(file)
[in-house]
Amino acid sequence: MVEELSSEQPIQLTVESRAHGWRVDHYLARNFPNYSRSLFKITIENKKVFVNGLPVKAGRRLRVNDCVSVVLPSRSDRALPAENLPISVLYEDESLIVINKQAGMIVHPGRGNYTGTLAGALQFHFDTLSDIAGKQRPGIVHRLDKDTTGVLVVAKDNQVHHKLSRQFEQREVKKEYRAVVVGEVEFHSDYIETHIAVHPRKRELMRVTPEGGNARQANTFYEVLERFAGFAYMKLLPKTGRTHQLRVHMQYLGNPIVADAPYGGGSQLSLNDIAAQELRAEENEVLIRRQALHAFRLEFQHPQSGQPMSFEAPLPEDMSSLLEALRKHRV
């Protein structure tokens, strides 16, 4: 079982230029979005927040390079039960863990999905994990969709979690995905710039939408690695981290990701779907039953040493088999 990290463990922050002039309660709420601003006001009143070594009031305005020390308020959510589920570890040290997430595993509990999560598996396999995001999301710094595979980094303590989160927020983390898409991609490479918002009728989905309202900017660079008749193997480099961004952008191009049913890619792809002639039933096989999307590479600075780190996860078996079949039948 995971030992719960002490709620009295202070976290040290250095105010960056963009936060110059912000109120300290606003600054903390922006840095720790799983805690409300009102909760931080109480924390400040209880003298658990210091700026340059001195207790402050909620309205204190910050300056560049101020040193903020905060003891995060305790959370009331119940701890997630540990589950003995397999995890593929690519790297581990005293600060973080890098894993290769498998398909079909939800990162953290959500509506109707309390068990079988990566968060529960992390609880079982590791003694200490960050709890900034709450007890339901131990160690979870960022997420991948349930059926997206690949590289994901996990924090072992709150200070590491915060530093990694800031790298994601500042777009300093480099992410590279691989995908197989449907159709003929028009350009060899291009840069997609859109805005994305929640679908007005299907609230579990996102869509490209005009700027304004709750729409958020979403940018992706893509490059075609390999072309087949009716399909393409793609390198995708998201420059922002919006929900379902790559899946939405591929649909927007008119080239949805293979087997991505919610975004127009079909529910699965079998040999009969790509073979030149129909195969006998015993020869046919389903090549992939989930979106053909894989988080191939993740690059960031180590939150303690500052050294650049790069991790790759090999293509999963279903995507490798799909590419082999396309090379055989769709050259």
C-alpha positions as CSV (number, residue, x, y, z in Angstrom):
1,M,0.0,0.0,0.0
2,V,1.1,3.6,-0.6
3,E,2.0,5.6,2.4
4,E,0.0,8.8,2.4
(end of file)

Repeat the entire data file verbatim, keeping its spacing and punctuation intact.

[in-house]
Amino acid sequence: MVEELSSEQPIQLTVESRAHGWRVDHYLARNFPNYSRSLFKITIENKKVFVNGLPVKAGRRLRVNDCVSVVLPSRSDRALPAENLPISVLYEDESLIVINKQAGMIVHPGRGNYTGTLAGALQFHFDTLSDIAGKQRPGIVHRLDKDTTGVLVVAKDNQVHHKLSRQFEQREVKKEYRAVVVGEVEFHSDYIETHIAVHPRKRELMRVTPEGGNARQANTFYEVLERFAGFAYMKLLPKTGRTHQLRVHMQYLGNPIVADAPYGGGSQLSLNDIAAQELRAEENEVLIRRQALHAFRLEFQHPQSGQPMSFEAPLPEDMSSLLEALRKHRV
């Protein structure tokens, strides 16, 4: 079982230029979005927040390079039960863990999905994990969709979690995905710039939408690695981290990701779907039953040493088999 990290463990922050002039309660709420601003006001009143070594009031305005020390308020959510589920570890040290997430595993509990999560598996396999995001999301710094595979980094303590989160927020983390898409991609490479918002009728989905309202900017660079008749193997480099961004952008191009049913890619792809002639039933096989999307590479600075780190996860078996079949039948 995971030992719960002490709620009295202070976290040290250095105010960056963009936060110059912000109120300290606003600054903390922006840095720790799983805690409300009102909760931080109480924390400040209880003298658990210091700026340059001195207790402050909620309205204190910050300056560049101020040193903020905060003891995060305790959370009331119940701890997630540990589950003995397999995890593929690519790297581990005293600060973080890098894993290769498998398909079909939800990162953290959500509506109707309390068990079988990566968060529960992390609880079982590791003694200490960050709890900034709450007890339901131990160690979870960022997420991948349930059926997206690949590289994901996990924090072992709150200070590491915060530093990694800031790298994601500042777009300093480099992410590279691989995908197989449907159709003929028009350009060899291009840069997609859109805005994305929640679908007005299907609230579990996102869509490209005009700027304004709750729409958020979403940018992706893509490059075609390999072309087949009716399909393409793609390198995708998201420059922002919006929900379902790559899946939405591929649909927007008119080239949805293979087997991505919610975004127009079909529910699965079998040999009969790509073979030149129909195969006998015993020869046919389903090549992939989930979106053909894989988080191939993740690059960031180590939150303690500052050294650049790069991790790759090999293509999963279903995507490798799909590419082999396309090379055989769709050259």
C-alpha positions as CSV (number, residue, x, y, z in Angstrom):
1,M,0.0,0.0,0.0
2,V,1.1,3.6,-0.6
3,E,2.0,5.6,2.4
4,E,0.0,8.8,2.4